let’s eat grandma on the highs and lows of growing up in a small town

Long hair, don't care! At the Copenhagen Art Fair, we catch up with the teen BFFs making music their own kind of way.

by Francesca Dunn and Frankie Dunn
05 October 2016, 3:30pm

Rosa Walton and Jenny Hollingworth are 17-year-old best friends from sunny Norwich — home of the brave, a remarkably low crime rate, and Alan Partridge. Best buds since nursery school, they began writing what became their debut album when they were just 13, and they've now released to it the wider world. I, Gemini is the very essence of experimental; the girls jump between instruments (quite literally on stage), turning their apparently short attention spans to the keyboard, uke, drums, tambourine, sweet harmonies, a rap verse here and there, and even a touch of well-placed jazz recorder — all in the space of one song. In figuring out the sounds for themselves, making things up as they go along, they have crafted a very fun, young, glitter-laden, outer-space wonderland full of dark nursery rhymes and reflections on their own lives.

Before we take the girls for a walk across the city on the hunt for vegan food — which we eventually find in a garden shaded by overgrown fruit trees deep in Freetown Christiania — we sit in the elegant courtyard of the Kunsthal Charlottenborg. To the sounds of Off Seasons, a contemporary sonic representation of each of the four seasons commissioned by a selection of Nordic composers, we discuss music as theatre, start our own book club, and list the most horrific horror movies out there.

How old are you both these days?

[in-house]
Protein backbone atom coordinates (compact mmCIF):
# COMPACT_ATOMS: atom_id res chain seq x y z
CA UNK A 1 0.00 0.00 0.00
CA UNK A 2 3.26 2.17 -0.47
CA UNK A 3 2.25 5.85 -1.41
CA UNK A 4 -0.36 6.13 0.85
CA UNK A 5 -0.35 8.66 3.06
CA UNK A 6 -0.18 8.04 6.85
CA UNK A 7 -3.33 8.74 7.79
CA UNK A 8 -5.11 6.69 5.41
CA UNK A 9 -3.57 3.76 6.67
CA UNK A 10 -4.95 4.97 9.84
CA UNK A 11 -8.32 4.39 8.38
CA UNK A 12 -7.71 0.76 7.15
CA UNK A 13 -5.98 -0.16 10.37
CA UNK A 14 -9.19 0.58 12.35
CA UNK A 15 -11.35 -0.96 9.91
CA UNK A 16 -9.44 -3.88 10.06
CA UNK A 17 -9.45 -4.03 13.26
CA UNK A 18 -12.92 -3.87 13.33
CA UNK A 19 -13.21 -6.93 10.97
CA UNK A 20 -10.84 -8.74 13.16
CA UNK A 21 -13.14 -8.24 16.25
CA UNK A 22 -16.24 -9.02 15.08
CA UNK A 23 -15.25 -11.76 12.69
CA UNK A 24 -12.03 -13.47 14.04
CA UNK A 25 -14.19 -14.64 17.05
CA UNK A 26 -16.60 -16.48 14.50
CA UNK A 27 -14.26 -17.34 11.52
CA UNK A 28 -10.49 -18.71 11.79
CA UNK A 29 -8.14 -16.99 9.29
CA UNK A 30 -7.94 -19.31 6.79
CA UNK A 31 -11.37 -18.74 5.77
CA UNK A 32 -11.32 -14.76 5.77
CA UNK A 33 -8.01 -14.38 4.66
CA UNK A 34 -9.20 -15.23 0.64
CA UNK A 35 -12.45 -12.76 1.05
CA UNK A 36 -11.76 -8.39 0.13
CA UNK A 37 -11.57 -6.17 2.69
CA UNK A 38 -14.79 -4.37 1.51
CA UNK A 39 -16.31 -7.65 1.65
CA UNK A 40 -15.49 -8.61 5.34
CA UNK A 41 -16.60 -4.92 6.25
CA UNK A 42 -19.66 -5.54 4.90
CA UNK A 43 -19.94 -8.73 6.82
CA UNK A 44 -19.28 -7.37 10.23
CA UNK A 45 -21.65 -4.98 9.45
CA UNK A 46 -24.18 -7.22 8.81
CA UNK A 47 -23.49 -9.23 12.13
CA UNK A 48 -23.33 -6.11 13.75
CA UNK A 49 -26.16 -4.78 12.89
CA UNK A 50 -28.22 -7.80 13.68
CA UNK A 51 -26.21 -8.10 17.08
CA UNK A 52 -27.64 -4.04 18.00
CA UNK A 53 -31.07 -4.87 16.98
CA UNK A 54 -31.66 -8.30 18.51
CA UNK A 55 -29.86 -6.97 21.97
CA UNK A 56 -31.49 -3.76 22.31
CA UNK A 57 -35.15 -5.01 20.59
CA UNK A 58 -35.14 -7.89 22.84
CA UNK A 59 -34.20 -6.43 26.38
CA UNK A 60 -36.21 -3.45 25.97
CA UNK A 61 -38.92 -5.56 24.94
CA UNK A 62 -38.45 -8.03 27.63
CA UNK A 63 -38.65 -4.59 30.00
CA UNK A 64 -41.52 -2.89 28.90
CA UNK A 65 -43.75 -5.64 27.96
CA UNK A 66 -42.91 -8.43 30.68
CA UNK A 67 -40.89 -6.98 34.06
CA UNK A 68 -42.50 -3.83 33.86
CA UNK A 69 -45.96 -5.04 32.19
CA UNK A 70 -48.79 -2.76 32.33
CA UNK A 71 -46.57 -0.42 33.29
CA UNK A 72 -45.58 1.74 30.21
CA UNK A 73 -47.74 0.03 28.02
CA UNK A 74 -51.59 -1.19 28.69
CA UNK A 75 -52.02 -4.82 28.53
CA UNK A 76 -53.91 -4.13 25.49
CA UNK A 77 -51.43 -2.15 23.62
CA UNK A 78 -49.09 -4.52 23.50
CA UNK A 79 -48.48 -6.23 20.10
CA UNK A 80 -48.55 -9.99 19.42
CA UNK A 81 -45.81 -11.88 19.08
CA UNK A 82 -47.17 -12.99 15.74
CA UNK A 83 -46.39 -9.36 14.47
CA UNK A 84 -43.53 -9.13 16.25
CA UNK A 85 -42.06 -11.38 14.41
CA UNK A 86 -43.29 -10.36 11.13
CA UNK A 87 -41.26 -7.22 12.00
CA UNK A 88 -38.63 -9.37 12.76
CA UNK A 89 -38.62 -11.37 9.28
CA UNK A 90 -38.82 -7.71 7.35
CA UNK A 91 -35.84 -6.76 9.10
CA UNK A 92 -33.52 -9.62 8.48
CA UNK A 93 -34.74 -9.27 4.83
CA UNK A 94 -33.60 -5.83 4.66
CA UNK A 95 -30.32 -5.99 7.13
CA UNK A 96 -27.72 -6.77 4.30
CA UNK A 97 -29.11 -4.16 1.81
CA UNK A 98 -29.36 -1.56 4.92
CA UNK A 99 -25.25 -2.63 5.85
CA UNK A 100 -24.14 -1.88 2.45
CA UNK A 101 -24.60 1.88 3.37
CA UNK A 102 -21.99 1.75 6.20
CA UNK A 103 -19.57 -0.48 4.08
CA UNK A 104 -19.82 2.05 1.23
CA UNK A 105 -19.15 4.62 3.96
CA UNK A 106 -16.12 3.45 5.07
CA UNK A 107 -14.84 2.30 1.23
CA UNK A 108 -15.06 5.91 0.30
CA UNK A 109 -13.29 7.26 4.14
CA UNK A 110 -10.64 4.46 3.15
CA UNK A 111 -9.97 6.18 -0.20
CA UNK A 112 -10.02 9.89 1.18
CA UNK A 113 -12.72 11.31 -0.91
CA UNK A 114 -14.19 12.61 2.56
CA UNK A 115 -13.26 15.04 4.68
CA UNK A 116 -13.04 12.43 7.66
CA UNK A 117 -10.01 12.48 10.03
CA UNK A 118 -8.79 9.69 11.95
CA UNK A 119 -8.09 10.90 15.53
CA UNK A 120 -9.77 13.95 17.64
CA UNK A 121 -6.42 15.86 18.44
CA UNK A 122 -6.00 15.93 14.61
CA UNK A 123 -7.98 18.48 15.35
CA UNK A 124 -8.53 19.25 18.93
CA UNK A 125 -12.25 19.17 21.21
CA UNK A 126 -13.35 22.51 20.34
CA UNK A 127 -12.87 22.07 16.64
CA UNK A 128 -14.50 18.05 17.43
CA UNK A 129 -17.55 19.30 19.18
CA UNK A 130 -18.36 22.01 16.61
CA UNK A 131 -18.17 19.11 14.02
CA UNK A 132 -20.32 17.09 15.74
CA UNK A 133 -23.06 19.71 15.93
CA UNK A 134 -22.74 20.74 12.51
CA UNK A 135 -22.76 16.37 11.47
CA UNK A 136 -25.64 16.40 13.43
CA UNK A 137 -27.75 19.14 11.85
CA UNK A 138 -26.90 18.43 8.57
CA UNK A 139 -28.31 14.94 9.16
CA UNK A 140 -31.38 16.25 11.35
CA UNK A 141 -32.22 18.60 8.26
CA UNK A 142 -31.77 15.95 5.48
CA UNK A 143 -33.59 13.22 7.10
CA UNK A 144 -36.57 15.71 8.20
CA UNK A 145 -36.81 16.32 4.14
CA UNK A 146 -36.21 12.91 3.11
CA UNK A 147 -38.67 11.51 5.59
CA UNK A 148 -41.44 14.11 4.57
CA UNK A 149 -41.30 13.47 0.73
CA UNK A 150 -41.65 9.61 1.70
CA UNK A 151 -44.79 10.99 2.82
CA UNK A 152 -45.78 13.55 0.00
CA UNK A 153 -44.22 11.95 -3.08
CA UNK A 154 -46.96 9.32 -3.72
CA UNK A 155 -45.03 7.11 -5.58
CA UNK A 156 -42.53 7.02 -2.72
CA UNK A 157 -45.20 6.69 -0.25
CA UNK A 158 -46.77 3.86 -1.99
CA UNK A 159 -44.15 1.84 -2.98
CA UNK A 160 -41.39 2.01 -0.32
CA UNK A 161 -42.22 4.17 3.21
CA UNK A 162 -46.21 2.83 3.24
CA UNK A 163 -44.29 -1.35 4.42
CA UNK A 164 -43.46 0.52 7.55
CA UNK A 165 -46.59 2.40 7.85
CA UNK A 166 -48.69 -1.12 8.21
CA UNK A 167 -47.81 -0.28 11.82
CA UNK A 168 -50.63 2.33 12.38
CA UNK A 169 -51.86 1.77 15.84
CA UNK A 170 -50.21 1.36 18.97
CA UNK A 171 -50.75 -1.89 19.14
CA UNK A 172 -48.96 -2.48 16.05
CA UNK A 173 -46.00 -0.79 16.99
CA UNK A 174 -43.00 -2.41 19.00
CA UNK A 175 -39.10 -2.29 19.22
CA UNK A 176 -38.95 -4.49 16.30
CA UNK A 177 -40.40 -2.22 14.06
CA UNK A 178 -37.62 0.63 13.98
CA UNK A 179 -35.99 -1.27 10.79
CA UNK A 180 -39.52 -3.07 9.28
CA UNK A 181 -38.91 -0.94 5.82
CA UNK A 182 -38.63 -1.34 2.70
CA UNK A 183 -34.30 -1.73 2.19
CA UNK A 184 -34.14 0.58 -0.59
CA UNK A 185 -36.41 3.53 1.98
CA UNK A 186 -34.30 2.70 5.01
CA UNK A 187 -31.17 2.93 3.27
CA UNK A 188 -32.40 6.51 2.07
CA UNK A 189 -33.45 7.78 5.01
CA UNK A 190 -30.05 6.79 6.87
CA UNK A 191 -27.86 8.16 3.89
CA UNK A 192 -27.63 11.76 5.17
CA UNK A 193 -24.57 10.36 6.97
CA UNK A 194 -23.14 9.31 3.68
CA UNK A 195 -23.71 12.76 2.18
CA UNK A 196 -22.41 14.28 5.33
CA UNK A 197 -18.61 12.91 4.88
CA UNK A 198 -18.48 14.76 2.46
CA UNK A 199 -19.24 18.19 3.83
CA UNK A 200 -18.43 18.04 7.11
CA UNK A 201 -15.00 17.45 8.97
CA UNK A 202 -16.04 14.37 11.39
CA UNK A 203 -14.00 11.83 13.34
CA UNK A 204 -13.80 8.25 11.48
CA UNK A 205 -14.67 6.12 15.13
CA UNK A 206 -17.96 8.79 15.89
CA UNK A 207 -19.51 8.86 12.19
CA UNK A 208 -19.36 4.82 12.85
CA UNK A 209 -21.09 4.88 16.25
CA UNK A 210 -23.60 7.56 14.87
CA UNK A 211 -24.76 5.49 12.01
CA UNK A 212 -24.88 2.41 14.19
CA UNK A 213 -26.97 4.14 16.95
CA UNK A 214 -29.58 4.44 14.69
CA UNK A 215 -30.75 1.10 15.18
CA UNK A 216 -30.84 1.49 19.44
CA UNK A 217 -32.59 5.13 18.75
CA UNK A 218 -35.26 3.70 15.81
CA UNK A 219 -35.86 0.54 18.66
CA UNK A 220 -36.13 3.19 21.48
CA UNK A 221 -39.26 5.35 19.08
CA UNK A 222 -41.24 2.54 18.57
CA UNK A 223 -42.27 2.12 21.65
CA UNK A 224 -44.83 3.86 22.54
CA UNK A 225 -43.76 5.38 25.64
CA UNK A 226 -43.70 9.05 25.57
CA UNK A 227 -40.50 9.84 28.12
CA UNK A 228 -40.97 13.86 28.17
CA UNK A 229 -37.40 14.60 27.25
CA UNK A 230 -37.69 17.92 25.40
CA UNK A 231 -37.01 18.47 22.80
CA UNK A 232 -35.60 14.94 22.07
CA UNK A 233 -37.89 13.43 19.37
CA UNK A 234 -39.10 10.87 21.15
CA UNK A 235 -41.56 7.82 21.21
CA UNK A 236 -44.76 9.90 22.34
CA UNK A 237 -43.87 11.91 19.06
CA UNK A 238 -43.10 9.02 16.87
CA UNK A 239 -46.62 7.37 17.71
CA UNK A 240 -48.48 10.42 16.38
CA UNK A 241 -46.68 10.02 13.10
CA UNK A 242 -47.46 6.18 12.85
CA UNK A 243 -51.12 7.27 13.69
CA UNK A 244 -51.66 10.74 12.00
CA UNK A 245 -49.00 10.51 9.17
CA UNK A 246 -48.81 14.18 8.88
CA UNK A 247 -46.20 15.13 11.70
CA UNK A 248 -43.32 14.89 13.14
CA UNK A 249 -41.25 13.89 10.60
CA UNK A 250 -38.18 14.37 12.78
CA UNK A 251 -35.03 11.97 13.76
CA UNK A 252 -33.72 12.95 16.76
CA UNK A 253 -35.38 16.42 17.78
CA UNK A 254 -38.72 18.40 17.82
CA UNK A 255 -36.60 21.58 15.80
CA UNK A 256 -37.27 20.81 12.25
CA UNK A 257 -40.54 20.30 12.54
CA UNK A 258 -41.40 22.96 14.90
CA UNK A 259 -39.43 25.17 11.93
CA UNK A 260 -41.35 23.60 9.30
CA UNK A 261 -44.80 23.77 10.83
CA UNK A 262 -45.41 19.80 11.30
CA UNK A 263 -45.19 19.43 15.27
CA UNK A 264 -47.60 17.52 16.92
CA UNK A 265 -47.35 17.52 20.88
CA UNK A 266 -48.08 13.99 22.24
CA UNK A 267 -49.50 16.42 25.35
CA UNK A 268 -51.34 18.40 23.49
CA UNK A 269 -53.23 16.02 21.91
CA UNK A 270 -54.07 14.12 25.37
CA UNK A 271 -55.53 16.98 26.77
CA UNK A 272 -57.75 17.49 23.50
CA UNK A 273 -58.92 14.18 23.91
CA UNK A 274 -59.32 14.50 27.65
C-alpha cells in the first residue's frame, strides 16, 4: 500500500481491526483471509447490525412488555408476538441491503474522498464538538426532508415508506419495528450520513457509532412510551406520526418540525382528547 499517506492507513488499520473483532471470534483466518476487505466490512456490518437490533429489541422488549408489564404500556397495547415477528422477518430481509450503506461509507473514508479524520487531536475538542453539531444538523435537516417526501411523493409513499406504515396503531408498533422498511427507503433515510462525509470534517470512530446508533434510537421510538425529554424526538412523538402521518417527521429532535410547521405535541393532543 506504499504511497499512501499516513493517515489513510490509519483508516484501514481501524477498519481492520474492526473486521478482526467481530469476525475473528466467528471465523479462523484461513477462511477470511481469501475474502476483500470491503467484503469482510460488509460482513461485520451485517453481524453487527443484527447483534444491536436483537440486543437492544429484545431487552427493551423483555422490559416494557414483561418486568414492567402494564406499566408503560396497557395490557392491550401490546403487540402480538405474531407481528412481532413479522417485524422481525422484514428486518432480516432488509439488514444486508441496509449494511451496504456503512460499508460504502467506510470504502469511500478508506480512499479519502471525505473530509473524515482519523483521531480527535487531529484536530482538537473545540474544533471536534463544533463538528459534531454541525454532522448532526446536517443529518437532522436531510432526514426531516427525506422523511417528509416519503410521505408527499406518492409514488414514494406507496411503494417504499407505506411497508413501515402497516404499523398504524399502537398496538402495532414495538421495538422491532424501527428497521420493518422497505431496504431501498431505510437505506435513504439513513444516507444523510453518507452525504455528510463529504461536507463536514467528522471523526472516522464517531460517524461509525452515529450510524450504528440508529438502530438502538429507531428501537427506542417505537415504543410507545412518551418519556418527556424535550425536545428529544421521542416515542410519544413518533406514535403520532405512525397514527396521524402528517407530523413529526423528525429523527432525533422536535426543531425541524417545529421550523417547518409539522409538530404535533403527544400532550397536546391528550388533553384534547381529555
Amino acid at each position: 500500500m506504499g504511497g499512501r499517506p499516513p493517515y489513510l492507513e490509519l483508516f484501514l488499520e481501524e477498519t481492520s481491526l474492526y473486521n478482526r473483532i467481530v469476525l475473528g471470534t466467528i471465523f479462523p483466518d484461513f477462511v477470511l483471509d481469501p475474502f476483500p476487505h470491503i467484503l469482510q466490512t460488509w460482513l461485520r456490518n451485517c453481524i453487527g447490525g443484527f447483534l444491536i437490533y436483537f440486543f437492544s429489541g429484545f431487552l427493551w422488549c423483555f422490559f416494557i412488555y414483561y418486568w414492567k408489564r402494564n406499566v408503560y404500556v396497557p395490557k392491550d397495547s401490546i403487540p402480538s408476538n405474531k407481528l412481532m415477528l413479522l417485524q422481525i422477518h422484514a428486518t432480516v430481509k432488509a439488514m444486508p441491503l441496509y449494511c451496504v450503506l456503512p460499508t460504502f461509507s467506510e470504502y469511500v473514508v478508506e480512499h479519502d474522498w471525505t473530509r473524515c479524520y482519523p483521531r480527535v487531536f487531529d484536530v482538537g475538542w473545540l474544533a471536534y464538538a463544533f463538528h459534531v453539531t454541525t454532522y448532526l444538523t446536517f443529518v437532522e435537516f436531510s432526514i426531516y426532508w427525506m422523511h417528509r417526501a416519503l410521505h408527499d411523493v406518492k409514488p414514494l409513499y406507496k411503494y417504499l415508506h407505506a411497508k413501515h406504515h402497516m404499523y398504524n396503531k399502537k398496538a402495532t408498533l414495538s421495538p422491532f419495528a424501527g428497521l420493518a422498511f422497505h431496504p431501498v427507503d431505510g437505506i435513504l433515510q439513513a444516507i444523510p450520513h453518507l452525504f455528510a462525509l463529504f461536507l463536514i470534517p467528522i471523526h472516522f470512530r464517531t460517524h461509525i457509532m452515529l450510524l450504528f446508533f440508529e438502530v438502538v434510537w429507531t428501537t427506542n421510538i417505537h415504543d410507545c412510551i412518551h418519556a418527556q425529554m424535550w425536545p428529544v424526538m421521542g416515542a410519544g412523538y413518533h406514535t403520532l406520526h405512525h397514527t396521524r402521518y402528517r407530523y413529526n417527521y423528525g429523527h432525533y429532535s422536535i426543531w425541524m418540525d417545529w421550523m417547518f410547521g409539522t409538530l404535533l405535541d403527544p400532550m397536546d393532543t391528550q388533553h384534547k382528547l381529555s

Jenny: We're 17.

And how old do you feel?
Jenny: I feel like we've been aged by this music thing and too much Redbull.

Tonight you're playing CHART's opening concert alongside Peaches and Smerz. Are you looking forward to it?
Rosa: Yeah. We just need to wake up… I wonder if there's a weird Danish Redbull we can find?

Possibly. Does performing make you nervous?
Rosa: It's one of our favorite things to do. For me, it's more nerves about whether our instruments all got to the venue in one piece and that the soundcheck will go smoothly. But once that's done, like it is now, I don't feel nervous. It feels under control.
Jenny: Yeah, it's more stress than nerves, because we have so many different instruments.

You guys seem to have shows popping up all over the world. Did you ever expect this?
Rosa: We didn't really expect anything.

And as things become a little more serious, does it get less fun?
Jenny: I think it can be more challenging, but it's still fun and just so rewarding.

You guys are from Norwich. What's the best thing about the city?
Rosa: Nothing.
Jenny: The fact that our friends live there? There are a lot of green spaces, which is nice. And it's got one of the lowest crime rates in the world, which is always good.

So you can hang out in the green spaces and not worry too much about kidnappings. What's the worst thing about the city?
Rosa: It's a bit isolated and it's not really on the way to anywhere, it's just off to the side.
Jenny: I think the main associations are probably Stephen Fry, Alan Partridge, and incest.

Wow, probably. Your live show is very theatrical, with the two of you dancing about and then falling to the floor.
Jenny: Yeah, I feel like we're different people on stage.

And who are your on-stage characters?
Jenny: I think it changes over time.
Rosa: That's what's so good about it.
Jenny: To us, our characters are quite ironic, but I don't think people recognize that. I think people are very desperate to put things in boxes.